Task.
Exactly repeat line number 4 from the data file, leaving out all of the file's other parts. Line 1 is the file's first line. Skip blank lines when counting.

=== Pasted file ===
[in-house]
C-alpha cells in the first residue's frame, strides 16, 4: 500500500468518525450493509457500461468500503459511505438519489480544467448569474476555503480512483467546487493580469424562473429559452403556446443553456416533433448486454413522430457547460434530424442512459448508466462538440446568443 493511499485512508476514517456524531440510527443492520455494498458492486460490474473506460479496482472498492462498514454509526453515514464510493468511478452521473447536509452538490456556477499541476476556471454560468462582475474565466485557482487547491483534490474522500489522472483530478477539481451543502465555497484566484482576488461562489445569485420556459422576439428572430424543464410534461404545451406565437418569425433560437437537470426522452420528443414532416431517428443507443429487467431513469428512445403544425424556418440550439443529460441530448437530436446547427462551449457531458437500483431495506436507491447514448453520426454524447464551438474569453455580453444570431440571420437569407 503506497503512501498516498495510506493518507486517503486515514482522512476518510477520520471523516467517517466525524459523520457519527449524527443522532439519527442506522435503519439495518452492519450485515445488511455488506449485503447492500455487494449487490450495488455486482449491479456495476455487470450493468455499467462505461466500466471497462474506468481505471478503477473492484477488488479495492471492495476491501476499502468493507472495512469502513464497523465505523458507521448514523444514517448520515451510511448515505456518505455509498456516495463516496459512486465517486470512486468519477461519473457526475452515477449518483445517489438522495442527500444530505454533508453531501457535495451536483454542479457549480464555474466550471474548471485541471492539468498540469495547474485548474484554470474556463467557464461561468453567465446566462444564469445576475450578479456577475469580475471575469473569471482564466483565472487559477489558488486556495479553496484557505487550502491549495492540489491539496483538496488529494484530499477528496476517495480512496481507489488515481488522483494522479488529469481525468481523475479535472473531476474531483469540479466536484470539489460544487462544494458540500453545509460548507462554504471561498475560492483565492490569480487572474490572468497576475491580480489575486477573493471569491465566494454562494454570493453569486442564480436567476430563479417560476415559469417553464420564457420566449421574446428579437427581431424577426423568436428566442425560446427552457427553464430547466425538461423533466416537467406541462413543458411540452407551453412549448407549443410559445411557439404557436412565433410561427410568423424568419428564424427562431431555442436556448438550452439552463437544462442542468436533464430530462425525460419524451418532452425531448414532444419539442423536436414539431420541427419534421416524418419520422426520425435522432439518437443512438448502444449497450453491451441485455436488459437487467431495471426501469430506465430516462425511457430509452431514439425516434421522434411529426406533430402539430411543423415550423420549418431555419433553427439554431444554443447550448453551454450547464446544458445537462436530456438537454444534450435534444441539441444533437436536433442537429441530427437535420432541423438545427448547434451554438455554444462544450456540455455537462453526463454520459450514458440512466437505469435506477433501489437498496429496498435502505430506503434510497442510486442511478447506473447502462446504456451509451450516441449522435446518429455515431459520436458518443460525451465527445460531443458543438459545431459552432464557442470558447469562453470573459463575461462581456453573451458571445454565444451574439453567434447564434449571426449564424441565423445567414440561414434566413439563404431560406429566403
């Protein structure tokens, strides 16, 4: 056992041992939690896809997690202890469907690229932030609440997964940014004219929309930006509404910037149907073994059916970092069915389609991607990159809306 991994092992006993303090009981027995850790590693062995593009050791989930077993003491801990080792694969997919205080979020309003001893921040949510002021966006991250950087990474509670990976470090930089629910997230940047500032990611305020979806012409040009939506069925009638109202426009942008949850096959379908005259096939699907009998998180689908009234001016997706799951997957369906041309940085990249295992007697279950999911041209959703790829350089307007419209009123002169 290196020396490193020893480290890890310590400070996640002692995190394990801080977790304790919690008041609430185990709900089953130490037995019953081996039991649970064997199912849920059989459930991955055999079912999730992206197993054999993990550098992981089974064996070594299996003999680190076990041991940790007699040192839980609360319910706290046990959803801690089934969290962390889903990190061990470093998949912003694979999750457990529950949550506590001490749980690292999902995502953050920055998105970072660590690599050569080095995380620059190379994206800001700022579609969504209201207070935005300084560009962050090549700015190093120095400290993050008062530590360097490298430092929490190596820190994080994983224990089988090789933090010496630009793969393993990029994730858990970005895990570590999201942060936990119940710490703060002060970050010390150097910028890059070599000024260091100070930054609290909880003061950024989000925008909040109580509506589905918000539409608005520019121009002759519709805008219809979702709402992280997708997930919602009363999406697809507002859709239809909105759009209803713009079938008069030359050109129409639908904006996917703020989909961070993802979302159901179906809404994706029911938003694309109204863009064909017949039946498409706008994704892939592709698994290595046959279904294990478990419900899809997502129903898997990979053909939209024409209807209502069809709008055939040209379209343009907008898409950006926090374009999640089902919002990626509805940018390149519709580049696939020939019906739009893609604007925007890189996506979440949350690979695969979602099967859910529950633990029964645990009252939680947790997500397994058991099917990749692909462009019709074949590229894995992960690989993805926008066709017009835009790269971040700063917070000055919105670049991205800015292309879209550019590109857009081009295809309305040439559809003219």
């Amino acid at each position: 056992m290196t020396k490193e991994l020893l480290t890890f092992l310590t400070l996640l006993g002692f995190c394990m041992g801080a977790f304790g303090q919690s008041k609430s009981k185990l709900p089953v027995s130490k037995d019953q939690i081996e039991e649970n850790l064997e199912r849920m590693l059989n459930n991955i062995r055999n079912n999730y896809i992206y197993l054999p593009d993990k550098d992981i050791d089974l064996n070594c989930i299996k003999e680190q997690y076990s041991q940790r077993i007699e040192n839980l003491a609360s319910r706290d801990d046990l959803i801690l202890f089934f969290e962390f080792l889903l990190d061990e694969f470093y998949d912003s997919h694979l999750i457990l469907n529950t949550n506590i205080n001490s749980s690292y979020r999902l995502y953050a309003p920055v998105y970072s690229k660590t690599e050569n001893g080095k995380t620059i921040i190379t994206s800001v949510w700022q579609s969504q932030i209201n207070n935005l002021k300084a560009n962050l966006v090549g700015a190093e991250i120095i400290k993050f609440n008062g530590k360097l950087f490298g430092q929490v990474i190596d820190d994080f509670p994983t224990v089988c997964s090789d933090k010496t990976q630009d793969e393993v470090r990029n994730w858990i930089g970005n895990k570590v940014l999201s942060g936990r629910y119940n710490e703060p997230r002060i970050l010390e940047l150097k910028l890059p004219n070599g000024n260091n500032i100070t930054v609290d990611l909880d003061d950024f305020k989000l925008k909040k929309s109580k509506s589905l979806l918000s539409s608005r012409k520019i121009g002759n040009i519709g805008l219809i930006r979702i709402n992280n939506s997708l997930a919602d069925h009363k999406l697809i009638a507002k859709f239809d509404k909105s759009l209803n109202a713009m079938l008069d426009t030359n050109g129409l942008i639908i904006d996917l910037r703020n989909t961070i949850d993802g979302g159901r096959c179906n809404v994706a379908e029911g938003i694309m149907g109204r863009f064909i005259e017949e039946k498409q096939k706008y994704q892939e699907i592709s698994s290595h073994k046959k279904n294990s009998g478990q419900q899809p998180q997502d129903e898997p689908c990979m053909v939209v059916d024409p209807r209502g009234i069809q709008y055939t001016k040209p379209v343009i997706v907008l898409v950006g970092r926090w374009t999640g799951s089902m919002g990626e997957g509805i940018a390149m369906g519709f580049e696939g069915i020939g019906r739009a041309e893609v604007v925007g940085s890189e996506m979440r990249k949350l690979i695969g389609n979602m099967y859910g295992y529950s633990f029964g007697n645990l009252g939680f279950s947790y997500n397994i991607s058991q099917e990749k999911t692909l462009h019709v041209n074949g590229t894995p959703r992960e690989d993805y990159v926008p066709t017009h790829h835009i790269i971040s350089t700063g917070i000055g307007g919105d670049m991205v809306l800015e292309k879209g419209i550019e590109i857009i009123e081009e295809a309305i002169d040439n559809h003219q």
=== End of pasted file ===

């Amino acid at each position: 056992m290196t020396k490193e991994l020893l480290t890890f092992l310590t400070l996640l006993g002692f995190c394990m041992g801080a977790f304790g303090q919690s008041k609430s009981k185990l709900p089953v027995s130490k037995d019953q939690i081996e039991e649970n850790l064997e199912r849920m590693l059989n459930n991955i062995r055999n079912n999730y896809i992206y197993l054999p593009d993990k550098d992981i050791d089974l064996n070594c989930i299996k003999e680190q997690y076990s041991q940790r077993i007699e040192n839980l003491a609360s319910r706290d801990d046990l959803i801690l202890f089934f969290e962390f080792l889903l990190d061990e694969f470093y998949d912003s997919h694979l999750i457990l469907n529950t949550n506590i205080n001490s749980s690292y979020r999902l995502y953050a309003p920055v998105y970072s690229k660590t690599e050569n001893g080095k995380t620059i921040i190379t994206s800001v949510w700022q579609s969504q932030i209201n207070n935005l002021k300084a560009n962050l966006v090549g700015a190093e991250i120095i400290k993050f609440n008062g530590k360097l950087f490298g430092q929490v990474i190596d820190d994080f509670p994983t224990v089988c997964s090789d933090k010496t990976q630009d793969e393993v470090r990029n994730w858990i930089g970005n895990k570590v940014l999201s942060g936990r629910y119940n710490e703060p997230r002060i970050l010390e940047l150097k910028l890059p004219n070599g000024n260091n500032i100070t930054v609290d990611l909880d003061d950024f305020k989000l925008k909040k929309s109580k509506s589905l979806l918000s539409s608005r012409k520019i121009g002759n040009i519709g805008l219809i930006r979702i709402n992280n939506s997708l997930a919602d069925h009363k999406l697809i009638a507002k859709f239809d509404k909105s759009l209803n109202a713009m079938l008069d426009t030359n050109g129409l942008i639908i904006d996917l910037r703020n989909t961070i949850d993802g979302g159901r096959c179906n809404v994706a379908e029911g938003i694309m149907g109204r863009f064909i005259e017949e039946k498409q096939k706008y994704q892939e699907i592709s698994s290595h073994k046959k279904n294990s009998g478990q419900q899809p998180q997502d129903e898997p689908c990979m053909v939209v059916d024409p209807r209502g009234i069809q709008y055939t001016k040209p379209v343009i997706v907008l898409v950006g970092r926090w374009t999640g799951s089902m919002g990626e997957g509805i940018a390149m369906g519709f580049e696939g069915i020939g019906r739009a041309e893609v604007v925007g940085s890189e996506m979440r990249k949350l690979i695969g389609n979602m099967y859910g295992y529950s633990f029964g007697n645990l009252g939680f279950s947790y997500n397994i991607s058991q099917e990749k999911t692909l462009h019709v041209n074949g590229t894995p959703r992960e690989d993805y990159v926008p066709t017009h790829h835009i790269i971040s350089t700063g917070i000055g307007g919105d670049m991205v809306l800015e292309k879209g419209i550019e590109i857009i009123e081009e295809a309305i002169d040439n559809h003219q």